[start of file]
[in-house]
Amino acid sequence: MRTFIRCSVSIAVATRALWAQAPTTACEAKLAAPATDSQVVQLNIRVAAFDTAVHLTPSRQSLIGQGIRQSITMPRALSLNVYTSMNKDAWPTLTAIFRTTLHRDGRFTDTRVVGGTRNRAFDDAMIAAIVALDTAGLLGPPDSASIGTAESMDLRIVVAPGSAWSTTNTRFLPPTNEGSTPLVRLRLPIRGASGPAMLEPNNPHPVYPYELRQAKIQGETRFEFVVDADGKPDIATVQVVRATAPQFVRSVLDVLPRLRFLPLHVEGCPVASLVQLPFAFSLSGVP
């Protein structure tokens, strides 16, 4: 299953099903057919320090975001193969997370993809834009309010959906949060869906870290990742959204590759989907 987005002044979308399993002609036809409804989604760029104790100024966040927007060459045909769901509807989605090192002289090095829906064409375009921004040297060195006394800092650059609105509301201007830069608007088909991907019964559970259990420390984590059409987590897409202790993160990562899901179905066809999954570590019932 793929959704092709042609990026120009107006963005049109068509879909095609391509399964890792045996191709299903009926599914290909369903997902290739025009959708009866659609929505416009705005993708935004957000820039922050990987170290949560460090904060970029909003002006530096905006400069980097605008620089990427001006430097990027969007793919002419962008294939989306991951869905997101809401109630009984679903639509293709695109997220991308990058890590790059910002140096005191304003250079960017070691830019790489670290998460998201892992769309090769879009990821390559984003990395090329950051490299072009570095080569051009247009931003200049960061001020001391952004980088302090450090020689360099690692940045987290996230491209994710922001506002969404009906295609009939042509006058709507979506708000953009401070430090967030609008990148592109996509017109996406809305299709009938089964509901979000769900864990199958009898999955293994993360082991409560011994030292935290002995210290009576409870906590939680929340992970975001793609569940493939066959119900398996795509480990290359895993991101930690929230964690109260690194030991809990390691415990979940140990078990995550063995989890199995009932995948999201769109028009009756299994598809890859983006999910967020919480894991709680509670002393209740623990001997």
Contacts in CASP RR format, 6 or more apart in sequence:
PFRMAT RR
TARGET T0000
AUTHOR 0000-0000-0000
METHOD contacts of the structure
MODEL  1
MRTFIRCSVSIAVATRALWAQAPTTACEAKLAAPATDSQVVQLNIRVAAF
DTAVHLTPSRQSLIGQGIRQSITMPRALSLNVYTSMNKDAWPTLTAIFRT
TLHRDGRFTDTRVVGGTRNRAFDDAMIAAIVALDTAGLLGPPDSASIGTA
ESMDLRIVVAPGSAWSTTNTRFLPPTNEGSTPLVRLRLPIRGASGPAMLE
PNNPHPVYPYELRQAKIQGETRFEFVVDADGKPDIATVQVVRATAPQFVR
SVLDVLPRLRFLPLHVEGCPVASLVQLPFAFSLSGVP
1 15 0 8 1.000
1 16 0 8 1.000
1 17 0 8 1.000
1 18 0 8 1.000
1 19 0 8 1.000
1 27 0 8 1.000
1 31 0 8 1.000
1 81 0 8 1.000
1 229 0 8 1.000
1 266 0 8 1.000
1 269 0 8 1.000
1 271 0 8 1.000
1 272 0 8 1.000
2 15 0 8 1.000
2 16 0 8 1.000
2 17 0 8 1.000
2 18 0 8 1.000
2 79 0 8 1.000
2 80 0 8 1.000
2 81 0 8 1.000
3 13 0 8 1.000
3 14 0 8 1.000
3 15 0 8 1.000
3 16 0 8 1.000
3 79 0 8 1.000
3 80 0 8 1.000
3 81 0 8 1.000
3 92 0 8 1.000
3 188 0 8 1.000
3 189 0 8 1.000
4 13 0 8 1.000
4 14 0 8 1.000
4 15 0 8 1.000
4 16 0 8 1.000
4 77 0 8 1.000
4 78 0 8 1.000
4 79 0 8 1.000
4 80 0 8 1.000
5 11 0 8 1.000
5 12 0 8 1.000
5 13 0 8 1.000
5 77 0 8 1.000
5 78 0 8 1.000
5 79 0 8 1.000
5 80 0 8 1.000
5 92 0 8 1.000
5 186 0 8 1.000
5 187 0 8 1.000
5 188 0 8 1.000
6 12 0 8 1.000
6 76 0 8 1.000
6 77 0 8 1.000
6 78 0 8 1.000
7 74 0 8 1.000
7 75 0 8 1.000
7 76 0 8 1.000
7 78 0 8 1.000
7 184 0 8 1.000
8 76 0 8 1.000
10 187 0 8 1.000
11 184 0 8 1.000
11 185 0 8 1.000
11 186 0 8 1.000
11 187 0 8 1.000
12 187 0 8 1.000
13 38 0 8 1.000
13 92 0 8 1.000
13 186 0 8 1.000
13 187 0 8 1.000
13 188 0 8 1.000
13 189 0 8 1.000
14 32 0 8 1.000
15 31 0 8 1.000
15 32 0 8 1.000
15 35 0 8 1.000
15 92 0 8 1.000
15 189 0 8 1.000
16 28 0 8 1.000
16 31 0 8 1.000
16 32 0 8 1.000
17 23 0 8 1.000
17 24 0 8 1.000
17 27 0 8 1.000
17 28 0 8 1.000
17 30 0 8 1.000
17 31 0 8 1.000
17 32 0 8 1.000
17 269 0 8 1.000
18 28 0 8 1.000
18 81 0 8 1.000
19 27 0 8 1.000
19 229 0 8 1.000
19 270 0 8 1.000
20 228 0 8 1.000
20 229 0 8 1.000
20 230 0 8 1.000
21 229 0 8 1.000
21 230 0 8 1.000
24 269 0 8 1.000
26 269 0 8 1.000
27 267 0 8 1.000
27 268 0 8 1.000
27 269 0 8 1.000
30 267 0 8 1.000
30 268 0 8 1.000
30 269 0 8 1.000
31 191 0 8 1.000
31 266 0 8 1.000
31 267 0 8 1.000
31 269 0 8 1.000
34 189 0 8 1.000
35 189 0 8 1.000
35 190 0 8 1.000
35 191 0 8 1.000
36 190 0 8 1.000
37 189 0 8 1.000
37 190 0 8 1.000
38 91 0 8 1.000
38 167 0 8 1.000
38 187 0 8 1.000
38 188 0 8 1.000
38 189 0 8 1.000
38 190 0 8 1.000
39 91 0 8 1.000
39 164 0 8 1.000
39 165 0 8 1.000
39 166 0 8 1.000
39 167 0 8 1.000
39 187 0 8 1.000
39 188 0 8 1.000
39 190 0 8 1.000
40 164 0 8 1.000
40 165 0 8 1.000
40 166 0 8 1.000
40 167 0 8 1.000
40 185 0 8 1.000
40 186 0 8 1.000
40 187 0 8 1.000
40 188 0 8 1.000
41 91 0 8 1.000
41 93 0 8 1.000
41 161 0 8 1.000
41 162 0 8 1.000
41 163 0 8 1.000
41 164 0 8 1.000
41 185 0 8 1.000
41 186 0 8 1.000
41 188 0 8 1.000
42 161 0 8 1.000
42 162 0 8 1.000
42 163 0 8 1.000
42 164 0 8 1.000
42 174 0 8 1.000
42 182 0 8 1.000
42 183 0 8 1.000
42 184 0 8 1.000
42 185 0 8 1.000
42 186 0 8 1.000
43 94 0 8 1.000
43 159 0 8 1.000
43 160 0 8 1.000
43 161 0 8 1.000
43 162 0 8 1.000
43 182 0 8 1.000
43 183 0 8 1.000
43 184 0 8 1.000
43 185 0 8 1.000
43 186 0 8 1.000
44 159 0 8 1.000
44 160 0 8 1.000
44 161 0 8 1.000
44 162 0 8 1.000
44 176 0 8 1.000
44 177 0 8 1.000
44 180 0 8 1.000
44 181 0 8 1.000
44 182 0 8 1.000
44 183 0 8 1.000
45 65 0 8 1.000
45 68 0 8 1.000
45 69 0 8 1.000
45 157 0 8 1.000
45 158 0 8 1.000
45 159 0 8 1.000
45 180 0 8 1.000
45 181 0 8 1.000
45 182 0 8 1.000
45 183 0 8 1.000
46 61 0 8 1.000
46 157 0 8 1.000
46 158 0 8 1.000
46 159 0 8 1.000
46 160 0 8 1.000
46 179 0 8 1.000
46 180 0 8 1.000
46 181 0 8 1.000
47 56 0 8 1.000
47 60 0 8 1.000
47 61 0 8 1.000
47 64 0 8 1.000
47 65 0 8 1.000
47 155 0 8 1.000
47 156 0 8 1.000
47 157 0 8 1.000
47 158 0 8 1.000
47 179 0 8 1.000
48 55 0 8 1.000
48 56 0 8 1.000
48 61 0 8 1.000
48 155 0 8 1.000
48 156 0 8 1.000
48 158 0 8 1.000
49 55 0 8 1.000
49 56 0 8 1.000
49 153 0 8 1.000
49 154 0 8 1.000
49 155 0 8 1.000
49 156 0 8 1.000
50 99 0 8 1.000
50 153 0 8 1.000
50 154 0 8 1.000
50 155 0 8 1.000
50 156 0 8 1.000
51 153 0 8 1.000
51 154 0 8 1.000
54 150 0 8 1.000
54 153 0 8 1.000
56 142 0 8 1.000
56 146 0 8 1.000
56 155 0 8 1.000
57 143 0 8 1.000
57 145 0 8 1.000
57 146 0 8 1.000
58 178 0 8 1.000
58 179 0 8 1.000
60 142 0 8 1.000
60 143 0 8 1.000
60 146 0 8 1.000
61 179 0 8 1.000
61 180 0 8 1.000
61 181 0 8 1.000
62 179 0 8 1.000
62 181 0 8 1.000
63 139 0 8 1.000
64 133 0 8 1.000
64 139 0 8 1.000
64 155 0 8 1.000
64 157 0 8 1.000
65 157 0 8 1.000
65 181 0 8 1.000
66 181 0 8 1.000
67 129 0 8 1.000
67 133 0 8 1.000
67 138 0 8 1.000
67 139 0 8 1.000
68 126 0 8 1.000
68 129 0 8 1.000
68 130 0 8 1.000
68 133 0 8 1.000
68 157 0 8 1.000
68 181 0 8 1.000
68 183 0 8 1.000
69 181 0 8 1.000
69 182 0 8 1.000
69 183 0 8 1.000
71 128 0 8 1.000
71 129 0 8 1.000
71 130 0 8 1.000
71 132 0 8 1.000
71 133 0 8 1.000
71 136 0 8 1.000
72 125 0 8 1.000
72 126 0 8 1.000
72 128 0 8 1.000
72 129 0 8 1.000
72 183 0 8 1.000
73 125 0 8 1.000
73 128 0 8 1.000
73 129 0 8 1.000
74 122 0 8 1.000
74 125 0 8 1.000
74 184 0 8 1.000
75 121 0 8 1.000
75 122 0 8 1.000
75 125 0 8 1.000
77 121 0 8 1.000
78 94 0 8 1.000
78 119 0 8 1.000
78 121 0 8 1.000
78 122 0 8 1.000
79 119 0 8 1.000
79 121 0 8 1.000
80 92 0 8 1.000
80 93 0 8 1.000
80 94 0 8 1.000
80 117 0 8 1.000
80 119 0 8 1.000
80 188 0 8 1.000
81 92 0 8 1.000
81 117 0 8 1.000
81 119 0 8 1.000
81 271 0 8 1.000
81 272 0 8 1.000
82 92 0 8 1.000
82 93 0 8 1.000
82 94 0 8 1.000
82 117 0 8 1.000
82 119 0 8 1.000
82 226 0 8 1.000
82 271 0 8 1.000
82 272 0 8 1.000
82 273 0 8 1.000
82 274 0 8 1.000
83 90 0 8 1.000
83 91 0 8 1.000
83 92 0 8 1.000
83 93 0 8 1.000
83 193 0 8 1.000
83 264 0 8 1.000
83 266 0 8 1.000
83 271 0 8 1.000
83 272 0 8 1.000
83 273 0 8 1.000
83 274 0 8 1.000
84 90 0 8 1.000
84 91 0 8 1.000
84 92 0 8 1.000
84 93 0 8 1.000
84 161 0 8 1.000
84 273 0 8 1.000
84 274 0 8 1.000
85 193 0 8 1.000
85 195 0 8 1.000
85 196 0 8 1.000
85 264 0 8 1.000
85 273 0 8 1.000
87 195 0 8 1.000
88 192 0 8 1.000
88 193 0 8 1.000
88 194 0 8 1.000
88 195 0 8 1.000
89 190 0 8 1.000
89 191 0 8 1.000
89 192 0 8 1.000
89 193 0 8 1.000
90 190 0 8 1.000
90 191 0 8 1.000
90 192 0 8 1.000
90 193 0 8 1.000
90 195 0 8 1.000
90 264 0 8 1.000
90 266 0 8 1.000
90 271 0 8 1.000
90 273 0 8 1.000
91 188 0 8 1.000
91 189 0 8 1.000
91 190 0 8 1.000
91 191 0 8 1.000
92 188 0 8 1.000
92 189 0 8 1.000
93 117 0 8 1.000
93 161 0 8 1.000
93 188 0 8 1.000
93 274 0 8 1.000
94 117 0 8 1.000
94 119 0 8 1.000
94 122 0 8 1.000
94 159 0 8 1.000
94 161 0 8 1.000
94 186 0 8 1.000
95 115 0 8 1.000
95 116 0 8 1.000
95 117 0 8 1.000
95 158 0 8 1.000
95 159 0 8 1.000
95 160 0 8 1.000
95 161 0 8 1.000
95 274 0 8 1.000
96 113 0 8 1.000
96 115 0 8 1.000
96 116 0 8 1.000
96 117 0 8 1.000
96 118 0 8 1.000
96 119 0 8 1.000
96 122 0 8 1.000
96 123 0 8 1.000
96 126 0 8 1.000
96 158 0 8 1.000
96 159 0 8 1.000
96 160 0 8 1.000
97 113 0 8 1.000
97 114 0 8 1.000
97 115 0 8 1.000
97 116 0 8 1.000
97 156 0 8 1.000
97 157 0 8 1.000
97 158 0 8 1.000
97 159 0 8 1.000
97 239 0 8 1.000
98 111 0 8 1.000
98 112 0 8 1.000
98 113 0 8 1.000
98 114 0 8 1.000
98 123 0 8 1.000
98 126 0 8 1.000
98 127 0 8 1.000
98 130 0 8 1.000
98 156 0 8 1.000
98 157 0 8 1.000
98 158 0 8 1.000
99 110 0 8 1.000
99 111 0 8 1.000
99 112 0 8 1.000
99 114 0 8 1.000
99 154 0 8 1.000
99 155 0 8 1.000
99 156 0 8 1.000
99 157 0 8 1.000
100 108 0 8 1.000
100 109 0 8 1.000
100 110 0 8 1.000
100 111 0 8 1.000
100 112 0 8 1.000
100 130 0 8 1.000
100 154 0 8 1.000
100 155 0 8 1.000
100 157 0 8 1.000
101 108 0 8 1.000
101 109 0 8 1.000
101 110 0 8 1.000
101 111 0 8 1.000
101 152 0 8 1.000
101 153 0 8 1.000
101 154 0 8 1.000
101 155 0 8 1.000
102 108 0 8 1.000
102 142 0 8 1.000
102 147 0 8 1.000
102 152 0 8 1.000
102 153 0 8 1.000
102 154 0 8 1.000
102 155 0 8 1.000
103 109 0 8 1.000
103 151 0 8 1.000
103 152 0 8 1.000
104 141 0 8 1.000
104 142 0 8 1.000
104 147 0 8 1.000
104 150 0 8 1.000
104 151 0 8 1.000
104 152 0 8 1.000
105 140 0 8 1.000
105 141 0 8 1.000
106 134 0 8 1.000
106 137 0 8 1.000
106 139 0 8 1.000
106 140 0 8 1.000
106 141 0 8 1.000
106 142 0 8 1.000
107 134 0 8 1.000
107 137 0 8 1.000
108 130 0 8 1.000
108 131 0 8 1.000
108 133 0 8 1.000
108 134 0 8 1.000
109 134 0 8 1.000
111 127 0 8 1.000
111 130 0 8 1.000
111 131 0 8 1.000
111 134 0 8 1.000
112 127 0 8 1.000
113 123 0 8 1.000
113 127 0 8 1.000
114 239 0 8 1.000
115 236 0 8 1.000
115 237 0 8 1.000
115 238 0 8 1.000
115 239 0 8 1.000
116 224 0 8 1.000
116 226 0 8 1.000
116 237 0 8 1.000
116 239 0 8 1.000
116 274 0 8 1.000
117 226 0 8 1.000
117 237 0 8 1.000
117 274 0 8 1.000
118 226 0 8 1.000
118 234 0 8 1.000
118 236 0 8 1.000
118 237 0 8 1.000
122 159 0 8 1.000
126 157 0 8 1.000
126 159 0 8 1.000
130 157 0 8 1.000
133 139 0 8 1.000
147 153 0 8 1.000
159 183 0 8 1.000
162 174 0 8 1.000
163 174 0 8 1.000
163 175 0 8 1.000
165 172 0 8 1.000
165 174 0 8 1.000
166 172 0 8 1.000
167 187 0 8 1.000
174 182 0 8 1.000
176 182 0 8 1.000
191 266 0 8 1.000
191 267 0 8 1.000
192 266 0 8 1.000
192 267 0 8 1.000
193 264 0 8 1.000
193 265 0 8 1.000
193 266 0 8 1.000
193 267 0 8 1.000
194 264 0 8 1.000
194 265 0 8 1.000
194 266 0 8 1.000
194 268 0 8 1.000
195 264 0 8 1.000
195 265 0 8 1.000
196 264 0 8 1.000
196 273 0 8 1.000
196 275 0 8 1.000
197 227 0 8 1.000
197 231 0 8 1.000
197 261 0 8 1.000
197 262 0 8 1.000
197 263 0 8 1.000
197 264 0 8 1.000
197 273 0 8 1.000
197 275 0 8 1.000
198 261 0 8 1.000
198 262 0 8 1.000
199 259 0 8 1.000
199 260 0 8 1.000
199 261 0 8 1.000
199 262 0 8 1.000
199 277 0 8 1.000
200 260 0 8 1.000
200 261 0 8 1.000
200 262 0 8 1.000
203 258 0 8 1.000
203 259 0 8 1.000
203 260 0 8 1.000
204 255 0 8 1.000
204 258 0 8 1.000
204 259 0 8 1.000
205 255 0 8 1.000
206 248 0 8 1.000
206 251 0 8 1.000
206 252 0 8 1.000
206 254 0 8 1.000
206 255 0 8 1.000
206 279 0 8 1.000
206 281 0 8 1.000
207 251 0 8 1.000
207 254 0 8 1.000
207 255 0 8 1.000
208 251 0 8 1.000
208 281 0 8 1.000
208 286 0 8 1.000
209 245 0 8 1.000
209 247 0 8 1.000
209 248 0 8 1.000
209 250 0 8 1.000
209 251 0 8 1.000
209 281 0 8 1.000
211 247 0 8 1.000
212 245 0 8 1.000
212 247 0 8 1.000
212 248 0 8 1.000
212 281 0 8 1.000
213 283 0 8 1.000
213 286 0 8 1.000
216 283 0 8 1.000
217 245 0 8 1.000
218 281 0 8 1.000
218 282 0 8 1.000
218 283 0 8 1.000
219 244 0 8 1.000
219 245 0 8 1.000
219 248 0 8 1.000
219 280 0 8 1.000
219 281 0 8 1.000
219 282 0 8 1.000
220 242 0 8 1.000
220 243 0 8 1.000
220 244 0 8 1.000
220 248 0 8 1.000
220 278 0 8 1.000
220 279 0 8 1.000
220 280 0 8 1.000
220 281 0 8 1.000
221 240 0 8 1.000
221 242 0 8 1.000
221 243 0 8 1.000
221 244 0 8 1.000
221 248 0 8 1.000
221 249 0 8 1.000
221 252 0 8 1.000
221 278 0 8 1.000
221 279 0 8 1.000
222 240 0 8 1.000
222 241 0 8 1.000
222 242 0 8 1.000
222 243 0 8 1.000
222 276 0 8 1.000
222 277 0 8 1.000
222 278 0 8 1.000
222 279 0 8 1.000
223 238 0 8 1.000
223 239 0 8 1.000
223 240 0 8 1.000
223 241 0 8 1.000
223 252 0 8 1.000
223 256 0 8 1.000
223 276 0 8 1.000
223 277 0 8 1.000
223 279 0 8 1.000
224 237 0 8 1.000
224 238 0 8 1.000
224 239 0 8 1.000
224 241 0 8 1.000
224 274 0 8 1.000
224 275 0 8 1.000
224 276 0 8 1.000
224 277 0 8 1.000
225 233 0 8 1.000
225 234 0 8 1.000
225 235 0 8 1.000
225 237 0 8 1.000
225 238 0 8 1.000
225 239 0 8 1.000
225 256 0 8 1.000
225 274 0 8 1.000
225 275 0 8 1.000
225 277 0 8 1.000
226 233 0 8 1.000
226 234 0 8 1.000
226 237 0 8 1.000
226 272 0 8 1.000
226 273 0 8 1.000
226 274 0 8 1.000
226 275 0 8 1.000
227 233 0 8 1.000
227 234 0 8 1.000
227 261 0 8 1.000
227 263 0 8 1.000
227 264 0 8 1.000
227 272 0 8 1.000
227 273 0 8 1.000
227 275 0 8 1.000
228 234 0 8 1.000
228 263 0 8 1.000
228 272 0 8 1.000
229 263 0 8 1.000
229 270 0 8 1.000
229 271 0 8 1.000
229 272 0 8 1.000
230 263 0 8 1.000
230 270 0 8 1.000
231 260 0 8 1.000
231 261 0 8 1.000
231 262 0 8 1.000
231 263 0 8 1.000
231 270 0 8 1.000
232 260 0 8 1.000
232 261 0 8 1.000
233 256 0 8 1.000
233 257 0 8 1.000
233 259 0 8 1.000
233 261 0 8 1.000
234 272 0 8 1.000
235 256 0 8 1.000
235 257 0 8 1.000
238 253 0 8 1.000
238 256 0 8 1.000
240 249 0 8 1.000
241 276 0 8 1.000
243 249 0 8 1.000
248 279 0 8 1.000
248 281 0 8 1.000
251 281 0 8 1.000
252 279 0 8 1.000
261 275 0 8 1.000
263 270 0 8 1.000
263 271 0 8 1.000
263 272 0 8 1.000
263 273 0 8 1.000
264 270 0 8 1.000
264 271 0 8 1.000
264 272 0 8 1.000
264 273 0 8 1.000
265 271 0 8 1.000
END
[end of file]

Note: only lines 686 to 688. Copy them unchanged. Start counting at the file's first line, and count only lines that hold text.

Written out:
233 259 0 8 1.000
233 261 0 8 1.000
234 272 0 8 1.000